When artificial sweeteners first came on the market, most people were thrilled.
Finally, we could eat the foods we craved without having to worry about gaining weight.
What a disappointment when we learned that wasn’t necessarily so.
In a 2010 study review, for example, researchers found that participants who consumed these sweeteners were more likely to gain weight than to lose it. Other studies showed conflicting results, but so far, we have no clear-cut research showing that consuming foods and beverages with these sweeteners result in healthy weight management.
Artificial sweeteners aren’t likely to keep you slim, but that’s not their only broken promise. Other studies have suggested that they may be bad for you in a number of ways. We list seven of those below, but don’t worry — there are a number of natural alternatives you can use, instead.
7 Ways Artificial Sweeteners May Harm Your Health
The first artificial sweetener to come onto the market was saccharin, discovered in the late 1870s. It’s 300 times sweeter than sugar, but despite its widespread usage, it’s always been surrounded by suspicion. In 1977, the FDA proposed a ban on saccharin after animal studies linked high doses to an increased risk of bladder tumors.
Later studies, however, prompted the FDA to eventually remove the proposal. The International Agency for Research on Cancer (IARC) later classified saccharine as “not classifiable as to the carcinogenicity to humans,” and the National Toxicology Program (NTP) removed it from their Report on Carcinogens.
So saccharin remains in use. It’s not believed to be linked to cancer in humans anymore, but many remain uneasy about how safe it is.
Other artificial sweeteners, as well, have come under suspicion in studies. Here’s what we know so far.
1. They may make you gain weight.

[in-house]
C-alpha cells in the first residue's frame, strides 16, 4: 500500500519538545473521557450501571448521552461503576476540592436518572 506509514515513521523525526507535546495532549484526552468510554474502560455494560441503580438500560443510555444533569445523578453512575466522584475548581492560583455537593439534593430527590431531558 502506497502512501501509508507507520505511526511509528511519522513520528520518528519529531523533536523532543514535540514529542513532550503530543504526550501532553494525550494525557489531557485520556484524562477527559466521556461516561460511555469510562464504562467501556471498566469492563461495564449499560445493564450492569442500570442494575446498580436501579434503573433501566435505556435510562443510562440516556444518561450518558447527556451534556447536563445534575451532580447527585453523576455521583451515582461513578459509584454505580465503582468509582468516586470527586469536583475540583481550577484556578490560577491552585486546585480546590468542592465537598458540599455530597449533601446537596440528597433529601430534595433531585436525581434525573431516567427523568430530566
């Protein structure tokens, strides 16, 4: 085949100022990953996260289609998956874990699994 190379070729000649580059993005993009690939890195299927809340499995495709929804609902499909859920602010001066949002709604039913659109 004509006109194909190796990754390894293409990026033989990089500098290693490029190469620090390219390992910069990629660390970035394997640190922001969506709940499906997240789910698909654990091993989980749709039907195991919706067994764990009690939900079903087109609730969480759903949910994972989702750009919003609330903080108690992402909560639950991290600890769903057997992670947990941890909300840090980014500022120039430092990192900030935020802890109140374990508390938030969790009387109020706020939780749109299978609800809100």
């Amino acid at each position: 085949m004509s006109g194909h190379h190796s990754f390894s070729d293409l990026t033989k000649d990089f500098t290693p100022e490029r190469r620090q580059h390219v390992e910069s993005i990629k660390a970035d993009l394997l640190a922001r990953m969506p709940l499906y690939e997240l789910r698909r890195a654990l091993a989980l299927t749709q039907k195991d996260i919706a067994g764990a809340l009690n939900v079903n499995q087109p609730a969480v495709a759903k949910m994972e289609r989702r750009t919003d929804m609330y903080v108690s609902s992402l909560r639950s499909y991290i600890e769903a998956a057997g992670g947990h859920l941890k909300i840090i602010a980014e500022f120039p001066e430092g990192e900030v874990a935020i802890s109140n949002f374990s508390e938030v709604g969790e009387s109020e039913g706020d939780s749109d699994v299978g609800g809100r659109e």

Since artificial sweeteners have no calories, it seems that they would help us lose weight. Some studies have found, though, that they affect the body’s ability to figure out just how many calories we’ve consumed.
In a 2008 study, for example, participants took sips of water sweetened with sugar or sucralose. Sugar lit up those regions in the brain associated with reward, but sucralose didn’t. In other words, sucralose wasn’t as satisfying and actually caused the brain to continue to seek out more sweet things.
In real life, that could mean that after consuming a diet soda, you feel more like eating something else that’s sweet, like a piece of cake or cookie, than you would have had you consumed something with real sugar.
That could result in weight gain, rather than loss.
2. They make you crave more sugar.
Remember what we said about saccharin being 300 times as sweet as sugar?
That means that manufacturers can use much less to create the same level of sweetness in products, which saves them money.
It also means that products sweetened with artificial sweeteners tend to taste sweeter than those sweetened with real sugar.
Dr. David Ludwig, obesity and weight-loss specialist at Boston Children’s Hospital, told Harvard Health: “Non-nutritive sweeteners are far more potent than table sugar and high-fructose corn syrup. A minuscule amount produces a sweet taste comparable to that of sugar, without comparable calories. Overstimulation of sugar receptors from frequent use of these hyper-intense sweeteners may limit tolerance for more complex tastes.”
As you consume more foods and beverages sweetened with sugar substitutes, you train your brain to crave more and more sweetness, which can encourage a sugar addiction.
3. They may increase the risk of diabetes.
Artificial sweeteners were once thought to be miracle products for those with diabetes. Finally, people with the disease could enjoy something sweet without spiking blood sugar levels.
Unfortunately, later studies showed that it wasn’t so simple. In a 2014 study, researchers found that artificial sweeteners like saccharin, sucralose, and aspartame could encourage metabolic changes similar to those found in pre-diabetes.
Participants getting the sugar substitutes developed an intolerance to glucose — a condition that results in higher than normal blood glucose levels, the hallmark of diabetes. Earlier studies showed similar results—saccharin-sweetened yogurt produced higher blood sugar levels than did the same yogurt sweetened with glucose.
4. They mess with your microbiome.
We’re learning more every day about the delicate balance of good and bad bacteria in the gut—something we call the “microbiome.” It’s like a little community in there, and the more good bacteria, the better.